Palaeoanthropology is the scientific investigation of human evolution focusing on evidence provided by the human fossil, archaeological and palaeoecological records. It’s necessarily multidisciplinary in its approach and has traditionally involved specialists in fossil human anatomy, evolutionary biology and systematics, palaeolithic archaeology, primate biology, geology and palaeoecology.

But there’s much more to a bone than meets the eye! With the remarkable advances in molecular tools over the last decade or so, paleoanthropologists also work closely with specialists studying ancient biomolecules (DNA, proteins etc.) to comprehensively understand the course of human evolution and the factors that drove evolutionary change, human ecology and our uniquely human adaptations.

The Palaeoanthropology Research Laboratory (PEARL) focuses on understanding human evolution in its broadest sense with a focus on wide ranging evidence from the geohistorical record from the Quaternary Period, or around 2.75 million years ago until recent times. Members of PEARL work on or collaborate with colleagues on projects examining fossil human remains, undertaking field survey and site excavation, studying cultural materials including stone tools and rock art, analysing stable isotopes for dietary and ecological analysis, examining ancient DNA and proteomes, and modelling evolution.

We have collaborative research projects in Southwest China, Malaysian Borneo, Cambodia and Sri Lanka, as well as working with colleagues from other regions like Thailand and Australia.

The lab is run by Associate Professor Darren Curnoe, a biological anthropologist, evolutionary biologist and archaeologist. He is also a science writer and communicator, the Director of ESSRC, and a Chief Investigator and co-leader of the Education and Engagement Program in the Australian Research Council Centre of Excellence for Australian Biodiversity and Heritage.


Academic staff

A/Prof. Darren Curnoe
Dr Ceridwen Boel

PhD students

Raynold Mendoza
Matthew Stewart 

Web and media


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Australasian Biogeography and Natural Classification

Australasian Biogeography and Natural Classification (The Ebach Lab) is a biogeography and systematics research group headed by Dr Malte C. Ebach.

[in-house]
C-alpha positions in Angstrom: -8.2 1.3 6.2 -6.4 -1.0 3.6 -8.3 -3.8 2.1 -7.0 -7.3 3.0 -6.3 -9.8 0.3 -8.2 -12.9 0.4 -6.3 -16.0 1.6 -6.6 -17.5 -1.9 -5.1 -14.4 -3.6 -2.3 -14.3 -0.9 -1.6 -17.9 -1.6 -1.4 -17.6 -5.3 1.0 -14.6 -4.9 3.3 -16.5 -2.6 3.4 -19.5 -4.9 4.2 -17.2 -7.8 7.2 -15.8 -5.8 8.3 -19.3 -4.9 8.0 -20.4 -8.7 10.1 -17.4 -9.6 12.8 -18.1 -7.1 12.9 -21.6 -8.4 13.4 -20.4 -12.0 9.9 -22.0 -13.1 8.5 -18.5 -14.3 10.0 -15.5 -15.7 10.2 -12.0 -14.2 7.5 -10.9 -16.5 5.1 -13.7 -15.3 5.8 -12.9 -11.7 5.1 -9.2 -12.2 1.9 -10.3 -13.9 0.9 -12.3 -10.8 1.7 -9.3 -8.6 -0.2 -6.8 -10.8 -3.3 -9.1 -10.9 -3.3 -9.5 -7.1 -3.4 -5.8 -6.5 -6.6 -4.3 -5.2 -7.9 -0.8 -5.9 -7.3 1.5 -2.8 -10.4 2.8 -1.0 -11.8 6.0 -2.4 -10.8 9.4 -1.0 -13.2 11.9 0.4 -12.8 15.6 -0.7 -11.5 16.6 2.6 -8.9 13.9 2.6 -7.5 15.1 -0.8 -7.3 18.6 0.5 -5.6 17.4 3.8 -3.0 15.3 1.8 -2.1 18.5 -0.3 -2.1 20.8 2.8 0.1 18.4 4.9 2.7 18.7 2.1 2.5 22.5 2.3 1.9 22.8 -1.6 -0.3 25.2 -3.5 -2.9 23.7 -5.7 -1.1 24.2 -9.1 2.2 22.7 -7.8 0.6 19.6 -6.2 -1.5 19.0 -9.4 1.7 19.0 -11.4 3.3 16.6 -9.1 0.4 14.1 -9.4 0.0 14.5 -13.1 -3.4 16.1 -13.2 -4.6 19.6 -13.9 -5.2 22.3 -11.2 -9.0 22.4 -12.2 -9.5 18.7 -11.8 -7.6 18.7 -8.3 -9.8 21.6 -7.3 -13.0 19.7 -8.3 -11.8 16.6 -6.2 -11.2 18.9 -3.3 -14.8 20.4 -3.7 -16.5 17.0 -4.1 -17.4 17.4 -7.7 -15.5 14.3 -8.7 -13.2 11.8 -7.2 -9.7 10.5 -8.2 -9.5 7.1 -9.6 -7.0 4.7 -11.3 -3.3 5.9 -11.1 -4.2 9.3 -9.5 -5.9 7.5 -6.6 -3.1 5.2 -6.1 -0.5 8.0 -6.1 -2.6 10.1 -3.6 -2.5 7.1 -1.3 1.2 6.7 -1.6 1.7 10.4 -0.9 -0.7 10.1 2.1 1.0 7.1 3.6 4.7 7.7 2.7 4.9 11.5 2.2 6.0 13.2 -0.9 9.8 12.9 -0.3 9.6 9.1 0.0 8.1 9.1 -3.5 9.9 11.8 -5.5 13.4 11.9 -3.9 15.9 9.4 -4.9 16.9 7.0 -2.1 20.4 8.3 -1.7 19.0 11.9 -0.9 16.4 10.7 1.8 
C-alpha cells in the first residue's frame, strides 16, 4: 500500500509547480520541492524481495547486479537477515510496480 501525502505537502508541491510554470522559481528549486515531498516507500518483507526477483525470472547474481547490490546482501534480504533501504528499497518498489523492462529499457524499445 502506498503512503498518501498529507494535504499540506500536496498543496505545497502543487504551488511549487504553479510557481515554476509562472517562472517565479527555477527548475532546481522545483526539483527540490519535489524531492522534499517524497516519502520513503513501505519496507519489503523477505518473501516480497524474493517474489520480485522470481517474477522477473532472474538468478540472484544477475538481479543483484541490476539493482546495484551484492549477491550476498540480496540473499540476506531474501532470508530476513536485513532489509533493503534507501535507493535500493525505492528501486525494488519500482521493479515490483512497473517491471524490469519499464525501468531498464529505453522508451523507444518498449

Geological Evolution, Ore Deposits, Exploration and Energy (GEODEE)

The GEODEE group has been informally running for a number of years and encompasses geological research undertaken at UNSW by current academics, visiting fellows and their students.

Human geography

Human geography is the human oriented arm of geography, the study of the Earth. In BEES, our research includes the study of the Earth, particularly during the Anthropocene, communities and cultures.

Palaeoanthropology Research Laboratory (PEARL)

Palaeoanthropology is the scientific investigation of human evolution focusing on evidence provided by the human fossil, archaeological and palaeoecological records.

Palaeoecology Lab

The ESSRC Palaeoecology Lab uses of a variety of palaeoenvironmental techniques to examine climate change/variability, human impacts and ecosystem response to such perturbations.

Prehistory and palaeoenvironment of Australia, New Guinea and the Pacific

Our research group is currently engaged in a field and lab-based program investigating the peopling of Sahul, settlement history, palaeoenvironment and resource use.

Rip current and surf hazard research

Since 2011, Professor Robert Brander, along with research colleagues and students within the School of BEES, have been working on both physical and social aspects of the beach rip current hazard.

Soil science

The soil science group at UNSW is involved with and interested in the use of ancillary data from remote and proximal soil sensors and their application to digital soil mapping.

The Mark Wainwright Analytical Centre

The Mark Wainwright Analytical Centre (MWAC) is a network of centralised cutting-edge facilities and expert staff that are open to the entire UNSW research community and beyond.

The PRECISE Network

The potential of regional extreme sea-level rise remains a key socioeconomic uncertainty for millions across the Asia-Pacific region due to the likely impacts on coastal erosion, inundation and for water resource management.


UNSW IceLab provides high-precision water chemistry analysis and fluorescence spectrometry capability to analyse dissolved organic matter (DOM).